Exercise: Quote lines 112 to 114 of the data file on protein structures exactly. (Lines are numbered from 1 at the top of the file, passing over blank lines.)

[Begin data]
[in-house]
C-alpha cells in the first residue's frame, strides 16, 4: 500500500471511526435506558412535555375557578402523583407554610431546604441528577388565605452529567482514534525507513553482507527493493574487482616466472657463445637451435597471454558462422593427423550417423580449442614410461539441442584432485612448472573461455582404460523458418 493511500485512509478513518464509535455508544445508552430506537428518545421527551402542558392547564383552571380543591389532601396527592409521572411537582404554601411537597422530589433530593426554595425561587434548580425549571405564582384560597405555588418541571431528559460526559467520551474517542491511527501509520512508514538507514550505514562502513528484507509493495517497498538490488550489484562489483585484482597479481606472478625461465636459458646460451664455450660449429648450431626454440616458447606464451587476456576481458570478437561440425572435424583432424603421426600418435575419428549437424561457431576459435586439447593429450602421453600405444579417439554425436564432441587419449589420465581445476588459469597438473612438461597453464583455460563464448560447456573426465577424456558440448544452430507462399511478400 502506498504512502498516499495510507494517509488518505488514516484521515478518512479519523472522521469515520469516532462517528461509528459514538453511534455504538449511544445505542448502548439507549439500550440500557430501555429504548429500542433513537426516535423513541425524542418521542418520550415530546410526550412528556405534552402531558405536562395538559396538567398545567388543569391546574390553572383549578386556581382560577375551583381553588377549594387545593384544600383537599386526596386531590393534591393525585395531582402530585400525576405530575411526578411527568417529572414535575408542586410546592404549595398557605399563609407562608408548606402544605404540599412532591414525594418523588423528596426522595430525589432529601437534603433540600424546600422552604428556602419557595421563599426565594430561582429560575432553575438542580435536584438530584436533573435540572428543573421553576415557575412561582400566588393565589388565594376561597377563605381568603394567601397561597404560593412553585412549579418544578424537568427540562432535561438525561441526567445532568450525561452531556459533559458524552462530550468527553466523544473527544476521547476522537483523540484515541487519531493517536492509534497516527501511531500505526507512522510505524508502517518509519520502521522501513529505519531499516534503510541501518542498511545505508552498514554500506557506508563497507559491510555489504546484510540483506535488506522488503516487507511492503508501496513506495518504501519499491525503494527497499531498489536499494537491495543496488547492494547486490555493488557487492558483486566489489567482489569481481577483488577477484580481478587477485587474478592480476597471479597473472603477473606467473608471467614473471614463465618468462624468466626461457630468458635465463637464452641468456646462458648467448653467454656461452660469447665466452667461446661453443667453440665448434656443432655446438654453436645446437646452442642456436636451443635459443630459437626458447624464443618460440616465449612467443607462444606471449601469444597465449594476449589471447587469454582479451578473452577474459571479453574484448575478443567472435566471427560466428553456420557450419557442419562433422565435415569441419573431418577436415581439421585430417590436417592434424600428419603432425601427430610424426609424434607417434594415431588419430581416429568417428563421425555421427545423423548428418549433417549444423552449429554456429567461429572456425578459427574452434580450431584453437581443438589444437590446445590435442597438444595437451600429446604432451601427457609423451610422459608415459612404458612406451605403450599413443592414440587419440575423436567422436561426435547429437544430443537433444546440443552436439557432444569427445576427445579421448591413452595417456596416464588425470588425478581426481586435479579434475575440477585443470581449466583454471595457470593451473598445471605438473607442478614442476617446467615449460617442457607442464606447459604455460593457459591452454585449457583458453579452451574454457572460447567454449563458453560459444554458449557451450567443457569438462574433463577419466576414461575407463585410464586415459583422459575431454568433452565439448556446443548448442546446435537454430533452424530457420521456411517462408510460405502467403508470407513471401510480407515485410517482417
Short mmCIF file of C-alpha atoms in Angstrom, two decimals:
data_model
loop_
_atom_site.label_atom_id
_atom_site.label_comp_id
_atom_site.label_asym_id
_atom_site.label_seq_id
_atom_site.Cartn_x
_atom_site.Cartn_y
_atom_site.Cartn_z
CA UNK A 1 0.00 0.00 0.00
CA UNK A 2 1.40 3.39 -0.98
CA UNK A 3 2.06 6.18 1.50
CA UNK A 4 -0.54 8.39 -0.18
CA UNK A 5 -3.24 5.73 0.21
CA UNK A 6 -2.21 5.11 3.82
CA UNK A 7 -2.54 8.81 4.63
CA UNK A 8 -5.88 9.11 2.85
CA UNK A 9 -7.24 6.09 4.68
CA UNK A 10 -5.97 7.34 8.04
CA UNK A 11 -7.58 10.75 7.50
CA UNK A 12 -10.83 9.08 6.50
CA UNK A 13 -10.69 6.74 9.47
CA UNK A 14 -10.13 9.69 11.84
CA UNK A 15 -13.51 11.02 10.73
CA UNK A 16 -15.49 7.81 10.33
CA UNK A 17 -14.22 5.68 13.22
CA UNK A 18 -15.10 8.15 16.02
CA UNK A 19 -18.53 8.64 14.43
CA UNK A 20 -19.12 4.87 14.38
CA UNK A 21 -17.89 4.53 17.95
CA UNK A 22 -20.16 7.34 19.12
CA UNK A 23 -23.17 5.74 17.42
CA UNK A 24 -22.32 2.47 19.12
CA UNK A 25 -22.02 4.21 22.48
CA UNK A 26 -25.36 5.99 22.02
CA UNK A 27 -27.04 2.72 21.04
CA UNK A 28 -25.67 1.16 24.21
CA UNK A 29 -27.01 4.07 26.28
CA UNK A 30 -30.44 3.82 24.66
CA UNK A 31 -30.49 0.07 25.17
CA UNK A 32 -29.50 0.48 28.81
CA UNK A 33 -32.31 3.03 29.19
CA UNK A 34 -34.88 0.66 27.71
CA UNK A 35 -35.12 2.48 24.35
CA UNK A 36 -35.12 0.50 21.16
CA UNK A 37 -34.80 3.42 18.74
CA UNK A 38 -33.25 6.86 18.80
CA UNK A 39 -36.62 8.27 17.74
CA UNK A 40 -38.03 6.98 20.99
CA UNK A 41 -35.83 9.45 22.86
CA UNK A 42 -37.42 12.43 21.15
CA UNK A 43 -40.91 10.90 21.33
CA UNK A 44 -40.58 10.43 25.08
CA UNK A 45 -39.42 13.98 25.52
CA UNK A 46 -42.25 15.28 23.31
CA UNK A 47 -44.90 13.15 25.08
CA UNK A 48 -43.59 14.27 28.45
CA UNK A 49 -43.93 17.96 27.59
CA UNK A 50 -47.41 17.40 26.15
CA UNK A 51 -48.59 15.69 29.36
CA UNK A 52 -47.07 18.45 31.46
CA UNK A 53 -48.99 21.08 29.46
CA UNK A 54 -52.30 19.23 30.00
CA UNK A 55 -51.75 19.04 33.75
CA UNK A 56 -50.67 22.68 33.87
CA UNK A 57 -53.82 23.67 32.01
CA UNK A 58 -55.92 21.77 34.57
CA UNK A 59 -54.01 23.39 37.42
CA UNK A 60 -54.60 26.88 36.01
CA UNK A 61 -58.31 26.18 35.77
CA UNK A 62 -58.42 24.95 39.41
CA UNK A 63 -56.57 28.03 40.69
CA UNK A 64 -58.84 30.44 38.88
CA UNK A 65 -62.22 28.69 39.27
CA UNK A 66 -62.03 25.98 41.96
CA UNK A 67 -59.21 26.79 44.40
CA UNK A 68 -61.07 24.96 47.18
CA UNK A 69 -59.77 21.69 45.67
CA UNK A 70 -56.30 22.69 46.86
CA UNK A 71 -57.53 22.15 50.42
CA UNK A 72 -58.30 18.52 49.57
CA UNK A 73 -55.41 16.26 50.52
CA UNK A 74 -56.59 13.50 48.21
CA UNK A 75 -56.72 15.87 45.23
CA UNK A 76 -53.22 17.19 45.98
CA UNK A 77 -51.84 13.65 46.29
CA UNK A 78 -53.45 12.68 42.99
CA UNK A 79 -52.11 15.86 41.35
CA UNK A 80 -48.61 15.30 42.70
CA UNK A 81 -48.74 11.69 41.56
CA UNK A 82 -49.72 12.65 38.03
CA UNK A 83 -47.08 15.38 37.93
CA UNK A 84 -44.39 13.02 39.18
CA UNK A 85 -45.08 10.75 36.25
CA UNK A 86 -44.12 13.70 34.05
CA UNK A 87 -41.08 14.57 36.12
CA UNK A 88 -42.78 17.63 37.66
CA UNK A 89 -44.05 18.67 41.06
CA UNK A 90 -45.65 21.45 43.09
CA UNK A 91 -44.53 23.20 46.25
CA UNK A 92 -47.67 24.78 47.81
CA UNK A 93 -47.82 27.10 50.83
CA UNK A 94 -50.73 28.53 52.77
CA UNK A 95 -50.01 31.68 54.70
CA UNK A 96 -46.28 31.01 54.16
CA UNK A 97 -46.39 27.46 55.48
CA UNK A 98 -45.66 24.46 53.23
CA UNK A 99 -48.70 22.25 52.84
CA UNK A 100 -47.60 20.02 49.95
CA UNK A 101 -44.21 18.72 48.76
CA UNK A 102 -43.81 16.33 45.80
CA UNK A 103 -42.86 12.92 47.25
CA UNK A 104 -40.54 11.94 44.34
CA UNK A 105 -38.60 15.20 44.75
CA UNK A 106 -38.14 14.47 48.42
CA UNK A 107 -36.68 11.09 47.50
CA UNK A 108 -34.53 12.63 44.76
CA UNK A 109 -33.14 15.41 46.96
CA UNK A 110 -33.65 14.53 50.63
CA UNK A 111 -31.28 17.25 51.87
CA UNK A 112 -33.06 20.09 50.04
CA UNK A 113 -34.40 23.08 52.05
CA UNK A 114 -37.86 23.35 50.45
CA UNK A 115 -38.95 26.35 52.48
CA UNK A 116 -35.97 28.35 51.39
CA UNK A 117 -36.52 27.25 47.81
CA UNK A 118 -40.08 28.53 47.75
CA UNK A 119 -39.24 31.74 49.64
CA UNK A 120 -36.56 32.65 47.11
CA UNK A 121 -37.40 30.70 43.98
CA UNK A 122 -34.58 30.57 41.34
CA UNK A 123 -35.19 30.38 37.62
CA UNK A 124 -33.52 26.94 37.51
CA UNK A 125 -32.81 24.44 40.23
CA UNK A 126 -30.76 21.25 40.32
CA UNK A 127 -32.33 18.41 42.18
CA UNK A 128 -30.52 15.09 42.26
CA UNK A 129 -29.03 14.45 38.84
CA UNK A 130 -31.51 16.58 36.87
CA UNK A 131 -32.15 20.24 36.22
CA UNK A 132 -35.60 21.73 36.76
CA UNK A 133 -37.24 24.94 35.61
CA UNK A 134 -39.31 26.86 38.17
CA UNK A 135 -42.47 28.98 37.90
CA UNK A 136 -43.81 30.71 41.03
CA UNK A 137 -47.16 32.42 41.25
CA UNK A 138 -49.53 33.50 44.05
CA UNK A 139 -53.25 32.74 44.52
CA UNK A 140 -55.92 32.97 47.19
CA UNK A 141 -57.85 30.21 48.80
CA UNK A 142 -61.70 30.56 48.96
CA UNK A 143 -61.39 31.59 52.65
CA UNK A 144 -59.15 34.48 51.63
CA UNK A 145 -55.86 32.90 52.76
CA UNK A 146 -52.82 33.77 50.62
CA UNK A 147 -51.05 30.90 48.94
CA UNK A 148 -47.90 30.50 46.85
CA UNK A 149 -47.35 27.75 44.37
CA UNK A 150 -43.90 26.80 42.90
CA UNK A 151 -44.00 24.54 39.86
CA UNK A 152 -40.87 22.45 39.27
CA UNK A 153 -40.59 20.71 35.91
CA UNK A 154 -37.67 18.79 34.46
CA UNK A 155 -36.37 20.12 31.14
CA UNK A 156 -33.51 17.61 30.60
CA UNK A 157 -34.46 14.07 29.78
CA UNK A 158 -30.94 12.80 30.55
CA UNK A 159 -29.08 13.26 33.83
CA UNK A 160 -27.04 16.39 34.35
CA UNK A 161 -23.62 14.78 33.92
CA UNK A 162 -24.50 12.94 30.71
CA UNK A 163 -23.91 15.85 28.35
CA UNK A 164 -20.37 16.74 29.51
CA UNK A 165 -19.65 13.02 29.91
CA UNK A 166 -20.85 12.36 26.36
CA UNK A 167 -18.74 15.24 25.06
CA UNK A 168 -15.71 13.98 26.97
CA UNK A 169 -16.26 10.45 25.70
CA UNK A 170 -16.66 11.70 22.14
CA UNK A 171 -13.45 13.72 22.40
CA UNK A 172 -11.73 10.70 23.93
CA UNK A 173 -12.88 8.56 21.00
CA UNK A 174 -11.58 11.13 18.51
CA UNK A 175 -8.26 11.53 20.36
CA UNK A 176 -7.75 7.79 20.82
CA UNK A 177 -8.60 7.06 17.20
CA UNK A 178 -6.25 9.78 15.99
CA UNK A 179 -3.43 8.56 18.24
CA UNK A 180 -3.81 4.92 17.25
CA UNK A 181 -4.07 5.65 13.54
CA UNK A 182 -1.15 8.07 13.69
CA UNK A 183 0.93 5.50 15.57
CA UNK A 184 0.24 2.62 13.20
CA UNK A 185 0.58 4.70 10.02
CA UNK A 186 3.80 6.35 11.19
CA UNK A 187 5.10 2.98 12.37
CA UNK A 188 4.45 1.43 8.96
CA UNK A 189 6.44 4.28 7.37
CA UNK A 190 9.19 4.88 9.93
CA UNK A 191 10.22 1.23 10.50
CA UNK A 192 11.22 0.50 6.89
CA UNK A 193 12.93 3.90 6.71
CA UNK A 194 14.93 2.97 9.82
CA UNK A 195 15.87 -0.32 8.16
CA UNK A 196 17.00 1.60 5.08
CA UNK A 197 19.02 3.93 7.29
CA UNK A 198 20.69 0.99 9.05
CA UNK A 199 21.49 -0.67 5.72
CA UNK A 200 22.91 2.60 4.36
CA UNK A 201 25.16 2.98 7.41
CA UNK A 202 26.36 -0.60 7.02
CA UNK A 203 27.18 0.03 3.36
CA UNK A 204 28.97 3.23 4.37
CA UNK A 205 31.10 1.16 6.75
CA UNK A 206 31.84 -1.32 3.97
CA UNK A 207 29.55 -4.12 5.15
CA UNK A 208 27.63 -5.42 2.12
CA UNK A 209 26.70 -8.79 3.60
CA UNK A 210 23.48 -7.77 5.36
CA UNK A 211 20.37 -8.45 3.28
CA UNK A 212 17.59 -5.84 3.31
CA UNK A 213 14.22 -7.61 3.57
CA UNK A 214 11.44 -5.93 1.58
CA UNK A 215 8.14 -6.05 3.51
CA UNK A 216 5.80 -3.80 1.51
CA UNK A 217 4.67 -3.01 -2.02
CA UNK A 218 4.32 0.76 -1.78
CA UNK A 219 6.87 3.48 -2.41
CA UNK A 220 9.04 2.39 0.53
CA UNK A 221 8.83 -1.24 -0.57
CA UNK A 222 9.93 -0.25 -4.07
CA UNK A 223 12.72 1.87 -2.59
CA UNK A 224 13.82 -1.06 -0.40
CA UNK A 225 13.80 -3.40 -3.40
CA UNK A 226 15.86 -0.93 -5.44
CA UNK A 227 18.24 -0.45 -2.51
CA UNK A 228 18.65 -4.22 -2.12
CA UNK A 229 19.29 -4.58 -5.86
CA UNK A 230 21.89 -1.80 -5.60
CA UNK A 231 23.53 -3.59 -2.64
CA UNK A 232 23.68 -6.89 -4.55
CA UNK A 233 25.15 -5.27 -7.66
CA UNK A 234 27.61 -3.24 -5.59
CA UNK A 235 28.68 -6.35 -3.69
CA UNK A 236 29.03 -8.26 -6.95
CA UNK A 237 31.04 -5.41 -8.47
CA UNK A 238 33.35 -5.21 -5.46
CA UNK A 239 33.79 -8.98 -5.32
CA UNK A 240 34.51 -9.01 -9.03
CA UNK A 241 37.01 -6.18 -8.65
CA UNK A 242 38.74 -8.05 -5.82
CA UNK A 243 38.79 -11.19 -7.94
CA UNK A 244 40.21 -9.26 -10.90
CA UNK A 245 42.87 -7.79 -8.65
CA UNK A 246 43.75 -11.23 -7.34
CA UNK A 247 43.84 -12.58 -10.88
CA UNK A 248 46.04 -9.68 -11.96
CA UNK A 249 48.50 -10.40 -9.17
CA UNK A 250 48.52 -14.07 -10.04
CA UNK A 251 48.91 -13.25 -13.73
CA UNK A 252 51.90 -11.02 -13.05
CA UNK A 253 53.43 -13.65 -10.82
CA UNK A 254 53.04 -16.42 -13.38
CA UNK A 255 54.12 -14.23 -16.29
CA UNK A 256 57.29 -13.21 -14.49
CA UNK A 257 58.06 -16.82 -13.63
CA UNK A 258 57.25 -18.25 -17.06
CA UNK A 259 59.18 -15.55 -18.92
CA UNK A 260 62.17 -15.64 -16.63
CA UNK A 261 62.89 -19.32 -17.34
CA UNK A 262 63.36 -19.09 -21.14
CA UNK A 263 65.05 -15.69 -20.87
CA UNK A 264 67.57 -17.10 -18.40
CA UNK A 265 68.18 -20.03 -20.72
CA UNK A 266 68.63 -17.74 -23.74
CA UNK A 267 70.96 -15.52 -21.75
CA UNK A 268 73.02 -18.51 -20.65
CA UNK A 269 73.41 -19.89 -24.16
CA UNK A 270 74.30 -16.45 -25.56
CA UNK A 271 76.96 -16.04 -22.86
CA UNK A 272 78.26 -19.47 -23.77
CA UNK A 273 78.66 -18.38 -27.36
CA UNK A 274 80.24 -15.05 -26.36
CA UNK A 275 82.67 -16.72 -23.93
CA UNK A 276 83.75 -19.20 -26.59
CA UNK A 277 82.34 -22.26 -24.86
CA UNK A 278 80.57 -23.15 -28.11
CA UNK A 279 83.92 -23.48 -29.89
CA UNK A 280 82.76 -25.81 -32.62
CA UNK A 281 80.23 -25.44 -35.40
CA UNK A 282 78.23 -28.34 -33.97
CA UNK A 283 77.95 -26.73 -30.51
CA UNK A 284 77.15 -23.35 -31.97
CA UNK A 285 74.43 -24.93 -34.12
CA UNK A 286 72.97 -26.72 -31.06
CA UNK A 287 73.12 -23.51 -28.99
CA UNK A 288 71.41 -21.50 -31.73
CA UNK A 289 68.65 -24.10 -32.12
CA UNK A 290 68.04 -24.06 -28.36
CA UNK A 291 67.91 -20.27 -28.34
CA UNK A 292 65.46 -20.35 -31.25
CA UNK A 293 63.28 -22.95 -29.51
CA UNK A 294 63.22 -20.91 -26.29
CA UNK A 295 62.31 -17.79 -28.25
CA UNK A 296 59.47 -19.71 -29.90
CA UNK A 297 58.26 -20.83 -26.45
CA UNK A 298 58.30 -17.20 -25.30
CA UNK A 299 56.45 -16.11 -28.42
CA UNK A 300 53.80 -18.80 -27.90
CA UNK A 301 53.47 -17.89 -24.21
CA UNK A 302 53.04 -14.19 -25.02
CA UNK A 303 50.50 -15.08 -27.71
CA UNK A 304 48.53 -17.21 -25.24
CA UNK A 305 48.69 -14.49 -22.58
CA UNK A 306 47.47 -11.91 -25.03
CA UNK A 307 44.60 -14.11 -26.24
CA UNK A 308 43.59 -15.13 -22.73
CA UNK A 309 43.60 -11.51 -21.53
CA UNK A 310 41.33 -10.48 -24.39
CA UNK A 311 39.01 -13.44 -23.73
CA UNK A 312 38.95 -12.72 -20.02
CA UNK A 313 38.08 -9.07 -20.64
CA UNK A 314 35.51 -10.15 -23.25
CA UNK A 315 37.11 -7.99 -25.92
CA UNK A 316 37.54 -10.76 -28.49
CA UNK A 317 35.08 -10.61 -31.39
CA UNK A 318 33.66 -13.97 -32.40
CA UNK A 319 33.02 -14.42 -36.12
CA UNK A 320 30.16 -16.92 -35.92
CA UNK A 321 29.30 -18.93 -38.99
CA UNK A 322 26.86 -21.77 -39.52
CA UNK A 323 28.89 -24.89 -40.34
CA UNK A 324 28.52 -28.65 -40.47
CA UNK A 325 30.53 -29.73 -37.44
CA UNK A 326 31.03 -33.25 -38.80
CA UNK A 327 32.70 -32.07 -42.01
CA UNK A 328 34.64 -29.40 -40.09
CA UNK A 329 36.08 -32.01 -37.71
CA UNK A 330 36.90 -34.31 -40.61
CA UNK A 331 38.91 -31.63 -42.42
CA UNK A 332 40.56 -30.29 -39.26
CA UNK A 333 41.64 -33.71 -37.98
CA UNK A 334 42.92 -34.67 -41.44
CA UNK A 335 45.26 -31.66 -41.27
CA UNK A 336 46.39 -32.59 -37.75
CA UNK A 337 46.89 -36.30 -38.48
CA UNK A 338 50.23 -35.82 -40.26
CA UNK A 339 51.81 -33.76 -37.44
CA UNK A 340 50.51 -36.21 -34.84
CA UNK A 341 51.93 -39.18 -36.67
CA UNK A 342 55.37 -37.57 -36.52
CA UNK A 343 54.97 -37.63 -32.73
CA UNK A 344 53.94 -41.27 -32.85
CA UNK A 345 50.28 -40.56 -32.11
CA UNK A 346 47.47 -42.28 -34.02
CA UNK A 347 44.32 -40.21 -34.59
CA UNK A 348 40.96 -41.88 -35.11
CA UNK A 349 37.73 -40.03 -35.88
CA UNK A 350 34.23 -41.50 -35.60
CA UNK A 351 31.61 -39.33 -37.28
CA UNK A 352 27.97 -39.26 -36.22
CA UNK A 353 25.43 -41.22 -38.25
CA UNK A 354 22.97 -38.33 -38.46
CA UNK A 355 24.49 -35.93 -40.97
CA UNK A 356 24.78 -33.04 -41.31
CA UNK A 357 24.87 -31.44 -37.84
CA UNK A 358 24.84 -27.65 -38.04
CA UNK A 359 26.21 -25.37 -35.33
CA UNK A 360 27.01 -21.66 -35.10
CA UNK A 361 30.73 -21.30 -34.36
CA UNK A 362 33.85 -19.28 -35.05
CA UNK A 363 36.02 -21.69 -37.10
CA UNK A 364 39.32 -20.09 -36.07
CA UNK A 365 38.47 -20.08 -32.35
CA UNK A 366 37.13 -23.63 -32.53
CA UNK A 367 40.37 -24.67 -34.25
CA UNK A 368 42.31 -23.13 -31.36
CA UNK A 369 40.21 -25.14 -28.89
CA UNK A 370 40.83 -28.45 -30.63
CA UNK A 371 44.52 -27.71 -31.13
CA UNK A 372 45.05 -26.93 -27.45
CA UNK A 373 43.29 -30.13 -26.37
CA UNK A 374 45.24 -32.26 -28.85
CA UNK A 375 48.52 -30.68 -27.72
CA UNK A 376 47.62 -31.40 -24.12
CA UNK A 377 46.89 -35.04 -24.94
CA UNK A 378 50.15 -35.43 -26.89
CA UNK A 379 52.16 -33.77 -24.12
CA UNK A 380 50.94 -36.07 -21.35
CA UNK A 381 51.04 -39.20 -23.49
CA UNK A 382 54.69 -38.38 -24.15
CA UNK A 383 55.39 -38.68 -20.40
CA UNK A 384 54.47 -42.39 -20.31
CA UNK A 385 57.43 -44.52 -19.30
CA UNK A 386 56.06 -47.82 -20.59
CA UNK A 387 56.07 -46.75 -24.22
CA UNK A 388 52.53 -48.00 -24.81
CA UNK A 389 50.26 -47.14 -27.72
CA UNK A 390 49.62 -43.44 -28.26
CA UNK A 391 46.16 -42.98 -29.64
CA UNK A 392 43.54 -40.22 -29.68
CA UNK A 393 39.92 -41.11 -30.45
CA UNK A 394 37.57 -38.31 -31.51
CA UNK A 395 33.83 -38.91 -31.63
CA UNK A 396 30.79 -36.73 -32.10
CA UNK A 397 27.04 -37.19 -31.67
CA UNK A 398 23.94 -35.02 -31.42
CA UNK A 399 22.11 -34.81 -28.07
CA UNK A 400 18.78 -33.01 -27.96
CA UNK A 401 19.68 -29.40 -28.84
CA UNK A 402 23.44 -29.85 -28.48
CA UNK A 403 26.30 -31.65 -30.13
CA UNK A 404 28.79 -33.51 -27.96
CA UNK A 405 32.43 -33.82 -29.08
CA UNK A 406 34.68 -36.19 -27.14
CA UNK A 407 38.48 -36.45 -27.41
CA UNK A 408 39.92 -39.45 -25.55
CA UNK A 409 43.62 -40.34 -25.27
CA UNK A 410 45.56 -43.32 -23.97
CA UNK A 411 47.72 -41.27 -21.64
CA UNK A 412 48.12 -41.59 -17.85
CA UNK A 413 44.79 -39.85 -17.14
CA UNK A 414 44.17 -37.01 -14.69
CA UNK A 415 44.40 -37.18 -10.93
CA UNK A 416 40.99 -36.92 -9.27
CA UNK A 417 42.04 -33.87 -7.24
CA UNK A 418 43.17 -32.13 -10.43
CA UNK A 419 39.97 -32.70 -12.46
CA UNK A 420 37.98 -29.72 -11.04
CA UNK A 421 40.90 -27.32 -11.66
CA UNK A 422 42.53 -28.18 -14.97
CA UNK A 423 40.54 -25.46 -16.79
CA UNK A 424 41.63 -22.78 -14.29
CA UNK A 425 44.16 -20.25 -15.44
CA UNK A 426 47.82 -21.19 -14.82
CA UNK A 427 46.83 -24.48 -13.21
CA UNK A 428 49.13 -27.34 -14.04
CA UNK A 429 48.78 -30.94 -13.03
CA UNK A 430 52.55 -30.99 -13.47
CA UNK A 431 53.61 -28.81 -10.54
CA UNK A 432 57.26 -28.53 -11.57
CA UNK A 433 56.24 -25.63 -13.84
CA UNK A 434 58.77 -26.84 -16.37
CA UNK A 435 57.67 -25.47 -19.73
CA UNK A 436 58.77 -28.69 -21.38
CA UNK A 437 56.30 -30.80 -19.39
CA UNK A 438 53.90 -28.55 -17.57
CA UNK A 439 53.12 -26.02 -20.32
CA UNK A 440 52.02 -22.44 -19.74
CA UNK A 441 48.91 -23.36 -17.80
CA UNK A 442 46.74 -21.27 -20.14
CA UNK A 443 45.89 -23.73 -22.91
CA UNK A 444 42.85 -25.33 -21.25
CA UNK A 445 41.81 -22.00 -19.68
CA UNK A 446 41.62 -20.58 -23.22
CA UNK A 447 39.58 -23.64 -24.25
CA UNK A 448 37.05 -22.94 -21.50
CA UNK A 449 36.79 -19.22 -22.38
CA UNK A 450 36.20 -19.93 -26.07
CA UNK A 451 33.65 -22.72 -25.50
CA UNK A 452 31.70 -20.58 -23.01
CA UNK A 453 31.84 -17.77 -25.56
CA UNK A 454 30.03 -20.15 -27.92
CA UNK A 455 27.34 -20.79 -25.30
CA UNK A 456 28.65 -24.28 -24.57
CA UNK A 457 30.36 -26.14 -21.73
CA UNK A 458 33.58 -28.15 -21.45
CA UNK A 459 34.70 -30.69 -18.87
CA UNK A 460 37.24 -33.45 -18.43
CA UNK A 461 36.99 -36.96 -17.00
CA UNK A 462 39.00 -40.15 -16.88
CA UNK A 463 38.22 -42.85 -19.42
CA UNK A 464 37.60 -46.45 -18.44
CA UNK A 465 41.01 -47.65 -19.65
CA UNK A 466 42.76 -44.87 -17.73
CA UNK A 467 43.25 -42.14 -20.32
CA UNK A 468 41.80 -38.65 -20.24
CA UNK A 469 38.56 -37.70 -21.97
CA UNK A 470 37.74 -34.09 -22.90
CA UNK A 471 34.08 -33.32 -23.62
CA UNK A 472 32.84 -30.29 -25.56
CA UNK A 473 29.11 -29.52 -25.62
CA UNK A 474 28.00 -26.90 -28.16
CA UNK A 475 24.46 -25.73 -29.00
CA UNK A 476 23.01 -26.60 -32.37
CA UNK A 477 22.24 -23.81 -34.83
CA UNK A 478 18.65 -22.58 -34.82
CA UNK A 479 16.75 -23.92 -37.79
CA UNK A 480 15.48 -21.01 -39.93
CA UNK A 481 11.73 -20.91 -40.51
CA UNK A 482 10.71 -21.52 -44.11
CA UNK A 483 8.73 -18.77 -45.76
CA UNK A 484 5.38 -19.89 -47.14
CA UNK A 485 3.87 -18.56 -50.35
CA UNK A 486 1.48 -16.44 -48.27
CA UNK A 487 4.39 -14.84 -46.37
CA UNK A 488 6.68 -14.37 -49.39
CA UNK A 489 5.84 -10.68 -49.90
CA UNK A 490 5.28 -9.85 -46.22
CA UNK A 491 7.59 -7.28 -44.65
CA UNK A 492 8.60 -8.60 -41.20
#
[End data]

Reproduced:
CA UNK A 100 -47.60 20.02 49.95
CA UNK A 101 -44.21 18.72 48.76
CA UNK A 102 -43.81 16.33 45.80